The soy protein adhesive binders, where used in paper coating, are typically those prepared from isolated soy protein extracted from oil free soybean flakes in an alkaline solution and then recovered by isoelectric precipitation. Recovered soy protein is typically modified by hydrolysis and other chemical treatment to prepare a protein adhesive material suitable for use as a binder in paper coating compositions. Binders of this type find many uses in the paper coating industry. Recently however, a modified adhesive binder, such as disclosed in U.S. Pat. Nos. 4,607,089; 4,620,992 and 4,812,550 has also been used for some paper coating applications.

However, in spite of the general acceptance of soy protein based materials as adhesive binders, the soy protein binders have suffered some disadvantages, particularly when compared with casein/synthetic resin combinations, in preparing adhesive binders for cast coating. For the most part, paper coatings compositions used for cast coated fancy paper have not used soy binders. There, the state of the art binder is a combination of casein and a synthetic adhesive such as latex. These casein/synthetic formulations have provided the most optimum combination of smoothness, gloss and runability.

Applicant has found, however, that by use of particular combinations of coating components, applicant can produce a soy protein based coating composition which produces an extremely flexible, smooth and glossy coated paper. The coated paper has exceptional pick resistance and drum release, superior to the best casein/latex formulations. Applicant's invention requires the use of a soy/synthetic graft polymer as an adhesive binder and preferably includes control of the binder in combination with the other coating components.

It is thus an object of applicant's invention to prepare a coating composition and process suitable for coating of cast coated papers having an extremely high gloss, smoothness, flexibility, pick resistance and drum release.

It is an object of applicant's invention to prepare an adhesive binder from soy protein using a soy/synthetic copolymer which has the ability to produce coated papers which have extreme smoothness, flexibility, gloss, pick resistance and drum release.

It is an object of applicant's invention to produce an adhesive binder and process which can run on conventional cast coating processes and provide a high pick resistance in the coated paper.

It is a further object of applicant's invention to prepare a coating composition using a protein copolymer adhesive which combines with particular pigments to produce a smooth, high gloss, flexible and pick resistant paper.

These and other objects of the invention will be understood from the following description of the preferred embodiments. cl DESCRIPTION OF THE PREFERRED EMBODIMENTS

The present invention utilizes soy protein copolymer adhesive binders in combination with particular coating pigments. Preferably, the invention utilizes a graft soy copolymer, prepared as described in U.S. Pat. Nos. 4,607,089 and 4,812,550. This adhesive binder, preferably used in combination with particular pigment combinations, has been found effective to achieve the objects of the present invention.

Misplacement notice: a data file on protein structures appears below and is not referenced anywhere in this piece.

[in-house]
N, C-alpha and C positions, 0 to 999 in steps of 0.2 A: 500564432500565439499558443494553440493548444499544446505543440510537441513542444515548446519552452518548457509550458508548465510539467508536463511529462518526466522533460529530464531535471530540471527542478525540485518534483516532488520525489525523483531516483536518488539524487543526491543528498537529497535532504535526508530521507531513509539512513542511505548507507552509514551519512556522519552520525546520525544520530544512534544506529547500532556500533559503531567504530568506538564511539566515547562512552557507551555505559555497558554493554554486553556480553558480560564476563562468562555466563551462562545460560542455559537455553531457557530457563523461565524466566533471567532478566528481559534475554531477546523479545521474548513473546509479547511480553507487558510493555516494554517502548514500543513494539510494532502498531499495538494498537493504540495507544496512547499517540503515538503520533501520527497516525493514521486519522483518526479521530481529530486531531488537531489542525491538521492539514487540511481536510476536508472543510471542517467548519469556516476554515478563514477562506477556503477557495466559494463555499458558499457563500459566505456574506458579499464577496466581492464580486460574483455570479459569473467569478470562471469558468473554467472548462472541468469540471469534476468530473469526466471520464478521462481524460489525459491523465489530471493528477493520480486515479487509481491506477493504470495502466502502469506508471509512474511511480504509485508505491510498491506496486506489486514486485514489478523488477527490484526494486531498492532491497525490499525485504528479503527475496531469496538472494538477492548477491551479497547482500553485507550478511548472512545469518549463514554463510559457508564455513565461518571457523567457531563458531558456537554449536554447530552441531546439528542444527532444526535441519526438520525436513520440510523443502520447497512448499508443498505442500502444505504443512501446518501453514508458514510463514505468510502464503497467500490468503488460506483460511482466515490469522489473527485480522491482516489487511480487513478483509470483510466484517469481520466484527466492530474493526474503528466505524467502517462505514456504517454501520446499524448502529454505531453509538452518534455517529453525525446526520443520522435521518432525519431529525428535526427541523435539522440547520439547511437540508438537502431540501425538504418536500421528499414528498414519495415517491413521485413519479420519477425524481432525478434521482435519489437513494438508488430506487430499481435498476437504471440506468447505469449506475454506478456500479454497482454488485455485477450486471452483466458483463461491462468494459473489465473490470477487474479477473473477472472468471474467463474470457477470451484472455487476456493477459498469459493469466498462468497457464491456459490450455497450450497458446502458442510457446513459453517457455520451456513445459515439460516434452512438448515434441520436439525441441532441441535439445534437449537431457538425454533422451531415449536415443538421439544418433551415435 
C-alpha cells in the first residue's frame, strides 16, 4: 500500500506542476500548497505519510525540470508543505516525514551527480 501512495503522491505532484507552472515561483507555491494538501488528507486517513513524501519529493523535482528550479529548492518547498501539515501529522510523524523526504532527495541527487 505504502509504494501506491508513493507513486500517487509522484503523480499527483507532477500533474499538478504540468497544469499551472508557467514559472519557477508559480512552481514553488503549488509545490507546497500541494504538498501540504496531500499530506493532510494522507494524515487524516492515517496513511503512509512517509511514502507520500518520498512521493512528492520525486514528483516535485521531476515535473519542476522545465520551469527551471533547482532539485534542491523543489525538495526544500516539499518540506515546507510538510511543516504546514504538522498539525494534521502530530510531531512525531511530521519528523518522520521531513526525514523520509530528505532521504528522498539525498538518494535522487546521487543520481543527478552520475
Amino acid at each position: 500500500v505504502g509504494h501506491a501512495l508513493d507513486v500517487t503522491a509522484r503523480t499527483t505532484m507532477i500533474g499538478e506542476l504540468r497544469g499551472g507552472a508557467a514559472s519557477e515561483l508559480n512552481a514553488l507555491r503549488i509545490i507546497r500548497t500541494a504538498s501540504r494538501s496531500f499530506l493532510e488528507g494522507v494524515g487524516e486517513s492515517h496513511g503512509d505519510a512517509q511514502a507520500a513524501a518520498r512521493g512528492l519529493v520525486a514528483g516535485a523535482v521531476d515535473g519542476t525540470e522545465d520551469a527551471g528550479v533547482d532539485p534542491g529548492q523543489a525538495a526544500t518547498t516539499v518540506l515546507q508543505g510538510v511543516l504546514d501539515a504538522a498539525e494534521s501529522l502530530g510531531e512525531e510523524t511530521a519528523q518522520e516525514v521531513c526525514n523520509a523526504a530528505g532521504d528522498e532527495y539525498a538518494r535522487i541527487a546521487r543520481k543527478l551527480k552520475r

Cast coated paper having smoothness and gloss comparable to any such paper known in the art, and improved flexibility can be produced by use of applicant's invention. In particular, applicant's invention can produce paper having properties equal to or superior to paper produced using casein/latex adhesives. Moreover, even casein/latex based coating compositions suffer from drum adhesion and from pick. Pick is the loss of the adhesion of the coating composition to the paper substrate during printing.

Drum adhesion occurs on the casting drum. In drum adhesion, the coating loses adhesion to the paper substrate, in local areas, and adheres to the casting drum as small particles. As the casting drum revolves, these particles accumulate additional coating material and leave voids in the paper surface. The voids result in a coated paper which is rough, porous and has low gloss. Drum adhesion is particularly associated with high latex content in the coating formulation. The latex component is essential in conventional formulations, since the latex is needed to impart flexibility to the coated paper produced by the casting process. However, with conventional formulations it has not been practical to use coating formulations in which the latex component is above 60% of the total binder, if that much. At this high level of latex, too much latex contacts the hot surface of the casting drum. Since the latex is thermoplastic in nature, it melts and adheres to the casting drum resulting in drum adhesion, as described above. This feature, drum adhesion, of conventional coating formulations, severely limits the amount of latex which can be used in the coating formulation and limits the flexibility, smoothness and gloss which can be imparted by latex addition.